I did wonder if it was already April Fool’s Day, but no, it turns out to be yet another US absurdity. I am beginning to wonder if there is something in the air on the West Coast which causes paranoia and an obsession with persecution. According to US California University bosses, ‘field’ should be replaced with the ‘original’ Latin word ‘practicum’.
Last week it was reported that ‘Boris had a ‘field day’ when making an impromptu visit to the Island Farm Donkey Sanctuary in Oxfordshire.’ In US speak, Boris had a ‘practicum day’. Why would anyone consider replacing a word used for centuries, and who on earth can be offended by a field? You really cannot make this stuff up.
Do farmers, landowners, sports men and women, those working in the ‘field’ of medicine, physics, and other fields, need to start preparing for such nonsense arriving in the UK? Should we no longer refer to: sports fields, hay fields, field trials, the ‘field’ of race horses, and many other uses of this word?
Should towns and cities be re-named in case they cause offense? Perhaps Sheffield, Wakefield, Mirfield, Broomfield, and more locally, Heathfield, Petersfield or Uckfield, start thinking up new names?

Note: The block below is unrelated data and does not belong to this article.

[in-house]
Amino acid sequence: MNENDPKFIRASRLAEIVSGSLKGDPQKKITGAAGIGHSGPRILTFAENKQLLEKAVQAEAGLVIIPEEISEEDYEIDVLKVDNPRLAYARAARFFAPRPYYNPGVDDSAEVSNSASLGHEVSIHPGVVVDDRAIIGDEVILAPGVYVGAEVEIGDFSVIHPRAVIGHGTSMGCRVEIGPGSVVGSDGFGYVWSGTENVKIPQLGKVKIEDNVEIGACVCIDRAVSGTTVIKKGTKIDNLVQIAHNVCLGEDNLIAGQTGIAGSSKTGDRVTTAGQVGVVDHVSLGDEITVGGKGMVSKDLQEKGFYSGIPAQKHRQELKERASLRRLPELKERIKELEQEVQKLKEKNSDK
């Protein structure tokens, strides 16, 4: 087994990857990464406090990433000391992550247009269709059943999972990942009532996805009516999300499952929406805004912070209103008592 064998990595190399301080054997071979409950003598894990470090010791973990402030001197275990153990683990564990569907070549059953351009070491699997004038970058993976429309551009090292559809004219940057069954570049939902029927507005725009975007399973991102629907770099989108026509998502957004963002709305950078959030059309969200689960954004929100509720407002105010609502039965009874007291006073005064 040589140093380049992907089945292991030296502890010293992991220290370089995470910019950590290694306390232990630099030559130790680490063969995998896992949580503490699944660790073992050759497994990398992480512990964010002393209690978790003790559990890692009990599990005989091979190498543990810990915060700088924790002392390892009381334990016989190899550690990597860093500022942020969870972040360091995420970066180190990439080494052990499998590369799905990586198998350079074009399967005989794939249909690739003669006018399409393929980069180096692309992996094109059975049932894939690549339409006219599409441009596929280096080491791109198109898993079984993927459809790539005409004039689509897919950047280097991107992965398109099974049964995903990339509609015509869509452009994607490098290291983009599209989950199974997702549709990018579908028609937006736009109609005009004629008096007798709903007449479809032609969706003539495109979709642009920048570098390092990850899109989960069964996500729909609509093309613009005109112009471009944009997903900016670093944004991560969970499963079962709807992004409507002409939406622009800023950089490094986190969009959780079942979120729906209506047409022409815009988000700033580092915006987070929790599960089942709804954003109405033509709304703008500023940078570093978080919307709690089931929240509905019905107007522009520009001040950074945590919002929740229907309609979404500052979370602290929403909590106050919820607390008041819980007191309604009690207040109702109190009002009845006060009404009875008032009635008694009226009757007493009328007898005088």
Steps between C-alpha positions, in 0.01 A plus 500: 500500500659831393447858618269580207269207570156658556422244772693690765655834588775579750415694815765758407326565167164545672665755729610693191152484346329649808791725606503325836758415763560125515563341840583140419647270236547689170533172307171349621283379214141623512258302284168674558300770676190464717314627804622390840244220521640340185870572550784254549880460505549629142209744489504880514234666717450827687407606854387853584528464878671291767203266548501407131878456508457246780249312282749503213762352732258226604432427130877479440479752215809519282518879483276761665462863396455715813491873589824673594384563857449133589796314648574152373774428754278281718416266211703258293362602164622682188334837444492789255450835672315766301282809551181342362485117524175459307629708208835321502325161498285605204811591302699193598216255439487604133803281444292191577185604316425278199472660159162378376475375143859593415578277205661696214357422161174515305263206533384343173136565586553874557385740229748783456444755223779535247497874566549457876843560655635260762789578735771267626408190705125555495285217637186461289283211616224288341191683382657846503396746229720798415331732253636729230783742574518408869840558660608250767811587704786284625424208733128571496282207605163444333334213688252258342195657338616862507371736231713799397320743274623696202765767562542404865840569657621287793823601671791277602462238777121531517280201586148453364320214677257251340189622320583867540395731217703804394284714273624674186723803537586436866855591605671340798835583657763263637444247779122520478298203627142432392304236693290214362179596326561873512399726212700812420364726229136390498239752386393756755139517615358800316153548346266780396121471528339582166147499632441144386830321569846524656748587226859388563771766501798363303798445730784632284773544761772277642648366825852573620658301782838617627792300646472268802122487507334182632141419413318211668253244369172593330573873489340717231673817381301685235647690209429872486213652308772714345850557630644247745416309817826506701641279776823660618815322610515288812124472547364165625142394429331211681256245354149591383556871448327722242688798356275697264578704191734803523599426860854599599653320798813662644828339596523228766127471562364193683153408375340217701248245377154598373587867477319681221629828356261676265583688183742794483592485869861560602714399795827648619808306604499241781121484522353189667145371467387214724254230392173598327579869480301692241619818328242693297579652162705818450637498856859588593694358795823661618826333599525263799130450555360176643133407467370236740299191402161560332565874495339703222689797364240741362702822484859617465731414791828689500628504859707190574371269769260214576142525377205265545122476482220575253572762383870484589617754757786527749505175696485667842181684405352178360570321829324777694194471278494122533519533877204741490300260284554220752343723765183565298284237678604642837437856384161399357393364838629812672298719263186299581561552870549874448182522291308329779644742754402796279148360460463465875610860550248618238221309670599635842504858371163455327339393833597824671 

But let us be positive and assume such stupidity will not cross ‘the pond’. California does appear to produce increasingly bizarre and troubled individuals and organisations. I have faith in the British when it comes to common sense, free speech, democracy, and decency. Perhaps we could export a little of that along with our beef.
There is more good news for British trawlers who will be able to catch a quarter more fish than when the UK was in the European Union. Fisheries minister Mark Spencer said they could net more than 140,000 tons – 30,000 tons up on Brussels quota – an increase worth £34million.
He said, “These negotiations are a crucial route for the UK to protect our fish stocks, safeguard the marine environment and, in turn, ensure that the fishing industry can profit and thrive.”
Under the post-Brexit trade treaty, 25 per cent of the EU’s fishing rights in UK waters are being progressively transferred back to British fleets between 2021 and 2026. More Cod and other species can be caught by UK trawlers in the North Sea, Irish Sea and off the coast of Scotland.
Mr Spencer told the Commons last week: “As an independent coastal state, we have taken back control of our waters, we have the freedom to negotiate on our terms and push for deals that will deliver for all parts of the UK fishing industry. These deals have secured more than £750 million-worth of fishing opportunities for the fleet in 2023.